(ORDO NEWS) — Scientists from the Center for Climate Physics at the University of Basic Sciences in South Korea put forward their hypothesis of the extinction of Neanderthals.
According to researchers, the disappearance of this branch of the human race was not caused either by abrupt climate changes or by crossing with Homo sapiens, but by competition with the ancestors of modern people. An article about this was published in the publication Quaternary Science Review.
Neanderthals inhabited Eurasia for 300 millennia. In the interval between 43 and 38 thousand years ago, they disappeared from the face of the Earth, leaving behind only a few traces in the genomes of modern people. Determining which particular factor has become decisive in the extinction of Neanderthals over the years remains a big problem for anthropologists.
Researchers from the University of Basic Sciences have created a mathematical model that describes the migration of Neanderthals, their possible response to a changing climate, and their interactions and crosses with Homo sapiens.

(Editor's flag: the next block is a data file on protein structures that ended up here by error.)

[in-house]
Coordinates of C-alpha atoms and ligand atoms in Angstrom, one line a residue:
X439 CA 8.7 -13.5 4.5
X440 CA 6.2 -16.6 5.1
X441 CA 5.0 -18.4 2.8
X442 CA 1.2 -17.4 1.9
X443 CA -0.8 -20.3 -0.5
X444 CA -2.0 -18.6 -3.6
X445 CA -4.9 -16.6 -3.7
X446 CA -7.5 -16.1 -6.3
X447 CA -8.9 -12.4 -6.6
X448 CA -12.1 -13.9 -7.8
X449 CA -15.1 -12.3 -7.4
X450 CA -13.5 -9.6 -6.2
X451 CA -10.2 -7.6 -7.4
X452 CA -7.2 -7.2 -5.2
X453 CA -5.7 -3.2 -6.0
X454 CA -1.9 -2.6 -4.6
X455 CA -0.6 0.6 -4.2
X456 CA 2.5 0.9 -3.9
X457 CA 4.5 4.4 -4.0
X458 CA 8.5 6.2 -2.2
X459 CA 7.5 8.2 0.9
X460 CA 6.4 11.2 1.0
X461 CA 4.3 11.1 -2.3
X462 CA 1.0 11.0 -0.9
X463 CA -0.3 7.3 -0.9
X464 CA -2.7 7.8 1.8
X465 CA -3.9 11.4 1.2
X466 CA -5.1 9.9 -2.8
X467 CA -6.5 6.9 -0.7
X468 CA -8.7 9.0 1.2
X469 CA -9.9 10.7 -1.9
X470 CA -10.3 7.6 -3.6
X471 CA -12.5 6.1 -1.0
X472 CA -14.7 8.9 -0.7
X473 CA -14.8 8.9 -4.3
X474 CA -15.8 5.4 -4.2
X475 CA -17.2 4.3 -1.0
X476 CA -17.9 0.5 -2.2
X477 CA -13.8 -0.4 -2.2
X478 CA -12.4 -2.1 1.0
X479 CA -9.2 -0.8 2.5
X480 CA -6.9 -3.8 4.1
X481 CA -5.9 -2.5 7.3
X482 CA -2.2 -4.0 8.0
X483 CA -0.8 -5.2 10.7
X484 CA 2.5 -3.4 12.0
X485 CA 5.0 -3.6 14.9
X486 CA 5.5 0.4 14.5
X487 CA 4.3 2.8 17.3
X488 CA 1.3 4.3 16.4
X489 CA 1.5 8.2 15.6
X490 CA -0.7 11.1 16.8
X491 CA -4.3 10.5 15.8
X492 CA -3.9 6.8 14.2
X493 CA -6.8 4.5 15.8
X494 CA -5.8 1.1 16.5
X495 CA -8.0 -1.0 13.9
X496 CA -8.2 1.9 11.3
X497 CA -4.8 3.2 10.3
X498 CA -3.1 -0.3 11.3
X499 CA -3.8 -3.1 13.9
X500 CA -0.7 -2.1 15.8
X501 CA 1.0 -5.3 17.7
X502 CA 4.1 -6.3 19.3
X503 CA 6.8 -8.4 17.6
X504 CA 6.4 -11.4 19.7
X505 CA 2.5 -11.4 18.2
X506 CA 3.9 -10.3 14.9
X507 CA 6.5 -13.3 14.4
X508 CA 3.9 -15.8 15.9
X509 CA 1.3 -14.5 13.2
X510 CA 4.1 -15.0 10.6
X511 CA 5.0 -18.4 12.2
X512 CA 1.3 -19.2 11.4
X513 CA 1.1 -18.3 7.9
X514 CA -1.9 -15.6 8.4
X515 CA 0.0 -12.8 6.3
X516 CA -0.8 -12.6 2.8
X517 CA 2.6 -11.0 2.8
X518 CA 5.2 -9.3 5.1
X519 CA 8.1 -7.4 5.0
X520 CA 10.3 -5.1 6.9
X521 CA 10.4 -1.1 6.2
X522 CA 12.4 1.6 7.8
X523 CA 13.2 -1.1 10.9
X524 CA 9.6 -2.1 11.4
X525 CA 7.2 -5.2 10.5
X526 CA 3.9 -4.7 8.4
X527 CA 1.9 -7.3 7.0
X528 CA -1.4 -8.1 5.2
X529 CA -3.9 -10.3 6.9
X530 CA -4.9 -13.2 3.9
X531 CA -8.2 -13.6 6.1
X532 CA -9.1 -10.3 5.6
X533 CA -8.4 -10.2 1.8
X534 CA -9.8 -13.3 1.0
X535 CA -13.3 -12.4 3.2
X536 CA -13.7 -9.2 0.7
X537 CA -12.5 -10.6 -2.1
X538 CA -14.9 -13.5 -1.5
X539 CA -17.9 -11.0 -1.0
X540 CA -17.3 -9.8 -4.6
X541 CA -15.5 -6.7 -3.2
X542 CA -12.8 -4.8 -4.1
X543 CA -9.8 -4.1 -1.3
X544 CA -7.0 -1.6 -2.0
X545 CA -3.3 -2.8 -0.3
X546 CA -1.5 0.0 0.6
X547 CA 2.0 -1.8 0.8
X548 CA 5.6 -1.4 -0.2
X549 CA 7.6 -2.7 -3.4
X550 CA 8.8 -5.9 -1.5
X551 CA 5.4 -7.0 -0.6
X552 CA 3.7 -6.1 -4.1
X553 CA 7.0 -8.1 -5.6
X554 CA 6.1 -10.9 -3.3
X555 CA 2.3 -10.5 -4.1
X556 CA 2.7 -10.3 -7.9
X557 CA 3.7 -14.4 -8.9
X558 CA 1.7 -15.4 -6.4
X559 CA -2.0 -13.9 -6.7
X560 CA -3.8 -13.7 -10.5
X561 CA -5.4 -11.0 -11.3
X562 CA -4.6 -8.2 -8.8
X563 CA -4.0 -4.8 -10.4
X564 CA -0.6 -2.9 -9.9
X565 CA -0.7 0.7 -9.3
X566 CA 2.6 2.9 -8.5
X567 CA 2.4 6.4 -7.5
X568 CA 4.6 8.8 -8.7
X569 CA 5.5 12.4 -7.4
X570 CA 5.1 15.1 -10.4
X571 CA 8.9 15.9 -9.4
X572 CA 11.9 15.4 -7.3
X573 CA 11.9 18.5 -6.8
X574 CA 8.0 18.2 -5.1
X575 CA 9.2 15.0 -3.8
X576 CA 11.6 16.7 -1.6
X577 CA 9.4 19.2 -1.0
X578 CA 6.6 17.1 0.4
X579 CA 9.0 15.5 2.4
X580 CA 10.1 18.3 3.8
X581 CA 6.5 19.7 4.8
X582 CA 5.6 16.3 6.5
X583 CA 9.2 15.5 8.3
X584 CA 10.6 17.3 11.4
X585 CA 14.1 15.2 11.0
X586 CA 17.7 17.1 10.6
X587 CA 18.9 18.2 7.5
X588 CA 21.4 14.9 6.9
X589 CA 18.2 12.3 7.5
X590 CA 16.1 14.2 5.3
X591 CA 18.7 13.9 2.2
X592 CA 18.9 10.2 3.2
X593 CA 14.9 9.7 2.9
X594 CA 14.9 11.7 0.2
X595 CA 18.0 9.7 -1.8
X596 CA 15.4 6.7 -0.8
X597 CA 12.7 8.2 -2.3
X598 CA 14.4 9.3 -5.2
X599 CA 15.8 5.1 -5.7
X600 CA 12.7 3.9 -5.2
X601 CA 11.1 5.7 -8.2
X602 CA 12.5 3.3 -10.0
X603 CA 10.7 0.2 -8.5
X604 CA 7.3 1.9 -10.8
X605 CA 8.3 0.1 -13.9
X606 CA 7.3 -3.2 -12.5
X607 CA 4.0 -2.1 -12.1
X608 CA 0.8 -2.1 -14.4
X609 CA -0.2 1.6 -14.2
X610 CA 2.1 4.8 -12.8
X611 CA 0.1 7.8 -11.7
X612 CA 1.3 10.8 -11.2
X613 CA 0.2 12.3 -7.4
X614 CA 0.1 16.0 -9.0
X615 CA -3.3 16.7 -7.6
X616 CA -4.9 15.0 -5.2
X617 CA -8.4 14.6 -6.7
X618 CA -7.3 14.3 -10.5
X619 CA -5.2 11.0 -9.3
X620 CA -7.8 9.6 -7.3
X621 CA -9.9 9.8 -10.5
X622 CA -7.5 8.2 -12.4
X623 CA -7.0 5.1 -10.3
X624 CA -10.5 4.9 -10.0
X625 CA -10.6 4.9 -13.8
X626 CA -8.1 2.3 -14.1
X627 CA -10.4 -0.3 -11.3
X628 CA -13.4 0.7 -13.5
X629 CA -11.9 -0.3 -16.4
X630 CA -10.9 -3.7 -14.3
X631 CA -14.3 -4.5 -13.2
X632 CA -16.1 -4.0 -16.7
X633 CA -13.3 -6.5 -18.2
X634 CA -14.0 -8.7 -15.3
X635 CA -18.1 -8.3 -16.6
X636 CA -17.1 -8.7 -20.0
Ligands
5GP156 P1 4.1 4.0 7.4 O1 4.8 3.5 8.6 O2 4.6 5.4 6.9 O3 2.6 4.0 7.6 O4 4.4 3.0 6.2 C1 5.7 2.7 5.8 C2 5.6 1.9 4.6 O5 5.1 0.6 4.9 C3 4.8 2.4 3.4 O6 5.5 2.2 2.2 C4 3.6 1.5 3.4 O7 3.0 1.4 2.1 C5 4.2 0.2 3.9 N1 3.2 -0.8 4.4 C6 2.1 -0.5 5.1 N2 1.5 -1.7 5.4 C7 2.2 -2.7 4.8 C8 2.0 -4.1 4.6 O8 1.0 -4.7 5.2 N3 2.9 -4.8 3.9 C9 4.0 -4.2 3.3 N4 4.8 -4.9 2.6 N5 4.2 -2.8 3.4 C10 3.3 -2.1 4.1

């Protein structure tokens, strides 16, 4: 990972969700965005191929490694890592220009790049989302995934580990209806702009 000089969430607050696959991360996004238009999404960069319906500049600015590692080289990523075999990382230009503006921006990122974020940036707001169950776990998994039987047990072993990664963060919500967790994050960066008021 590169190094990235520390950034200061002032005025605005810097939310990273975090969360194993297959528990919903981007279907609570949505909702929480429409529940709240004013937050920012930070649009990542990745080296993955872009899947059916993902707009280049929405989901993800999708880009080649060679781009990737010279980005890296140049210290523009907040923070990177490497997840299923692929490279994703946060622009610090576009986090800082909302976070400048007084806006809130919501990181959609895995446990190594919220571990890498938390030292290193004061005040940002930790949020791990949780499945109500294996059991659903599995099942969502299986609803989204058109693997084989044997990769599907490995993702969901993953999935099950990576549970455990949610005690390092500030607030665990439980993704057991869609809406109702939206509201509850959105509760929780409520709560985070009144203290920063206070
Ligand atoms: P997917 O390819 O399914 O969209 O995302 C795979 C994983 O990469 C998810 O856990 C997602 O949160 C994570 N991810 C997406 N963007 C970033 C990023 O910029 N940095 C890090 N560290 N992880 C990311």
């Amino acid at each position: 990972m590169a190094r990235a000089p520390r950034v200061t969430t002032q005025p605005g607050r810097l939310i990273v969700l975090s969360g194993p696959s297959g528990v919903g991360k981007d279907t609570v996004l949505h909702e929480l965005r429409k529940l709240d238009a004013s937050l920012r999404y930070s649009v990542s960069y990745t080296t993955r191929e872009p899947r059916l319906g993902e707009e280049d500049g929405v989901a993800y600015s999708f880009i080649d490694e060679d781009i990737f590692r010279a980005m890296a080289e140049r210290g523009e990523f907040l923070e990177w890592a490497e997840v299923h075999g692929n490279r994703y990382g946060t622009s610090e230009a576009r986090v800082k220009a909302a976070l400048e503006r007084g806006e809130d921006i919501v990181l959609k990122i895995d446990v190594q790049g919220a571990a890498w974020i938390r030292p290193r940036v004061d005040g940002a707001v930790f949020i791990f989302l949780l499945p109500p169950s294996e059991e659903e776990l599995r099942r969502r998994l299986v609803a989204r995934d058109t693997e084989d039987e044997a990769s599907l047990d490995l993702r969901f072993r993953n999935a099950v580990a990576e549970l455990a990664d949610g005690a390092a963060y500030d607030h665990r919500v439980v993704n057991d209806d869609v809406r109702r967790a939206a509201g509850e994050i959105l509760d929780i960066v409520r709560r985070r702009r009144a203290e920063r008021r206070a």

The model loaded into the IBS Aleph supercomputer takes into account the movements of glacial masses, changes in temperature, vegetation and rainfall; at the same time, both populations (Neanderthals and Homo sapiens) compete for the same food resources.
Comparing the results with existing paleoanthropological, genetic and archaeological data, scientists have shown that such a fairly quick extinction could only happen if Homo sapiens “had significant advantages over Neanderthals in terms of using existing food resources.”
The model does not allow to precisely determine these advantages, but most likely, the superiority of a rational person was more resistant to pathogens, more advanced hunting methods, or high fecundity.
“Neanderthals lived in Eurasia for 300 thousand years and adapted to abrupt climatic changes that were even more abrupt than those that occurred during the disappearance of Neanderthals. It is no coincidence that they became extinct just at the time when Homo sapiens began to spread throughout Europe, summarizes the lead author of the study, Axel Timmermann. “Modeling clearly shows that this event was the first major extinction caused by our own species.”
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